DETROIT (Reuters) – The United Auto Workers union sued General Motors Co (GM.N) in federal court on Thursday, claiming the automaker’s use of temporary workers at a plant in Indiana violates its labor deal and escalating a fight over GM’s plans to possibly close U.S. factories.
FILE PHOTO: Assembled trucks are ready for delivery at GM’s Chevrolet Silverado and GMC Sierra pickup truck plant in Fort Wayne, Indiana, U.S., July 25, 2018. REUTERS/John Gress/File Photo
The lawsuit, filed in U.S. District Court in Ohio, was the union’s first counter-move to GM’s decision in late November to put five North American factories on notice for closure. The decision, which affects four U.S. plants including one in Warren, Ohio, drew the condemnation of U.S. President Donald Trump and members of Congress.
The UAW, which will negotiate a new national labor deal with GM this year, had vowed at the time that it would fight the cuts.
The union said there are about 1,000 laid-off hourly employees that have the right to transfer to plants with openings, including almost 700 at the Lordstown plant in Ohio. GM is employing temporary workers at its Fort Wayne Assembly plant rather than transferring workers, the UAW said.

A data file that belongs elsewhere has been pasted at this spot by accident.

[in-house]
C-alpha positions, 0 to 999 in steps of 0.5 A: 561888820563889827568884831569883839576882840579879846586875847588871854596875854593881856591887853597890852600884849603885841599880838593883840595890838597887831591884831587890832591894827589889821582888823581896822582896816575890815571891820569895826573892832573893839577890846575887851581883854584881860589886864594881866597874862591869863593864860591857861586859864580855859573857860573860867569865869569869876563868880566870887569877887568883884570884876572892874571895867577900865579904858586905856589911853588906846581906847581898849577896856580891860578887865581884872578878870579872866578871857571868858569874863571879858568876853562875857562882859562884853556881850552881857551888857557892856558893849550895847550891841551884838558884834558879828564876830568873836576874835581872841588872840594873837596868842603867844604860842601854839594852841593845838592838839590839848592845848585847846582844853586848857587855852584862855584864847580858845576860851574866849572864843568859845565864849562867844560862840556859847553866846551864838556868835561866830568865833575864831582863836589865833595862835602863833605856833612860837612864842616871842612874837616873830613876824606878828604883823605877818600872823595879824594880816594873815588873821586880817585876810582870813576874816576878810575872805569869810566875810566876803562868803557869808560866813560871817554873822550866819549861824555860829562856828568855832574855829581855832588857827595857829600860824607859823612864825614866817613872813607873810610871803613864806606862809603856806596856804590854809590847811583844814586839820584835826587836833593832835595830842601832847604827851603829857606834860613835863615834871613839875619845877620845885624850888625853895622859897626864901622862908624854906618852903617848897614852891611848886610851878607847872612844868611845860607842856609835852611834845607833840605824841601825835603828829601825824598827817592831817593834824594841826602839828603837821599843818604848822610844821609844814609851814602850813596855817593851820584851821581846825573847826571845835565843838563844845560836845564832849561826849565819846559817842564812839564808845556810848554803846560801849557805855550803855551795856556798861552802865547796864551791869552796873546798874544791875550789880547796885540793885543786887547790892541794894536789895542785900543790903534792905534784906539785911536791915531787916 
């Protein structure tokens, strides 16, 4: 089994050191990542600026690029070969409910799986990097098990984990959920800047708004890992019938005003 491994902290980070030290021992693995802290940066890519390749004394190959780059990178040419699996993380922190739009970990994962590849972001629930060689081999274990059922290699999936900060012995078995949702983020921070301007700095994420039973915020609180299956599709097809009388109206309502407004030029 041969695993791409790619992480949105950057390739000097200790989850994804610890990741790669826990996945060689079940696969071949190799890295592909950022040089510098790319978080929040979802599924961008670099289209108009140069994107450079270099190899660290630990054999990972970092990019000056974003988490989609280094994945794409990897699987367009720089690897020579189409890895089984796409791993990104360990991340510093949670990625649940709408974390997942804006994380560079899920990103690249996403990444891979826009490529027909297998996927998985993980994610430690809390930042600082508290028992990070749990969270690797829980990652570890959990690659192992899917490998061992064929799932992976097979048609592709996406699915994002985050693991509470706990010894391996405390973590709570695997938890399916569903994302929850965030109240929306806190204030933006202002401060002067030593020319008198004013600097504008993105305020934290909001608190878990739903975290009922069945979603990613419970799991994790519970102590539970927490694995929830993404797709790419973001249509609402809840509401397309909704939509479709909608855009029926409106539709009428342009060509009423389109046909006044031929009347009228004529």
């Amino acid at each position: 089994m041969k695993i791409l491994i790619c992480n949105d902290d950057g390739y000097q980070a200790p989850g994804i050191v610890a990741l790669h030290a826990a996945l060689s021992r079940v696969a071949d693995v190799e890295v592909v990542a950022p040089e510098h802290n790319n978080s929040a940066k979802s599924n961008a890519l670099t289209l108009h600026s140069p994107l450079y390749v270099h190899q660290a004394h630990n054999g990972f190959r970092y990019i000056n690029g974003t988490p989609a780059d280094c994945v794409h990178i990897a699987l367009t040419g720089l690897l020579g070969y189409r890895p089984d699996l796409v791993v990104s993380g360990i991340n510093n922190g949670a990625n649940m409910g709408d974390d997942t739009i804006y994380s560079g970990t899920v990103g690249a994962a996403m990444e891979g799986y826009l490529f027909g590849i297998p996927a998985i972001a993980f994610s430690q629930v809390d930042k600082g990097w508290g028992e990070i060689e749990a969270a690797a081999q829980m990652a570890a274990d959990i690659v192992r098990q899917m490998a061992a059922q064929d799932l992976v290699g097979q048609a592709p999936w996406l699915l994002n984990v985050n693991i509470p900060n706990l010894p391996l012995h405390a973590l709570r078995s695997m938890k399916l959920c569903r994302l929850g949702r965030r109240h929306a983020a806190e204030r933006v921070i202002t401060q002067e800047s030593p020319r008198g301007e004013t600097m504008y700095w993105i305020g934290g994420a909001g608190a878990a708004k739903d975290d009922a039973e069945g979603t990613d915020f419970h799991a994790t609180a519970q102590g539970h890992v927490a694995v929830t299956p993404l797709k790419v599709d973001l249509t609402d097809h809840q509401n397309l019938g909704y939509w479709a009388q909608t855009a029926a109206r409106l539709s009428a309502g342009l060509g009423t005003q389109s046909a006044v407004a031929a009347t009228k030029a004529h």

“UAW members negotiated a binding agreement and we expect General Motors to follow the contract they agreed to and GM members ratified,” UAW Vice President Terry Dittes said in a statement.
In December, the UAW sent a letter to GM formally objecting to the decision to end production in 2019 at four U.S. plants, saying it violates commitments made during contract talks in 2015. “We will use all of our resources to enforce our agreements,” the union said in the letter.
GM did not immediately comment on the suit, but has said the fate of the plants that have no future product allocated for them to build will be decided in talks with the UAW.
GM is cutting up to 14,700 jobs at the five North American plants and plans to dismiss thousands of white-collar workers later this month after it failed to get enough volunteers to take buyouts. The No. 1 U.S. automaker said in November it would shrink its 54,000-member salaried workforce by 15 percent and its executive ranks by 25 percent.
Trump previously criticized GM’s strategy and has called on the Detroit automaker to find a new vehicle for the Lordstown plant. He also threatened to kill a $7,500 federal tax credit program for electric vehicles that is beneficial to GM.
For Trump, the stakes are clear. Ohio is a battleground state the president won in 2016 and needs to win again to be re-elected in 2020.
Reporting by Ben Klayman and David Shepardson; Editing by Tom Brown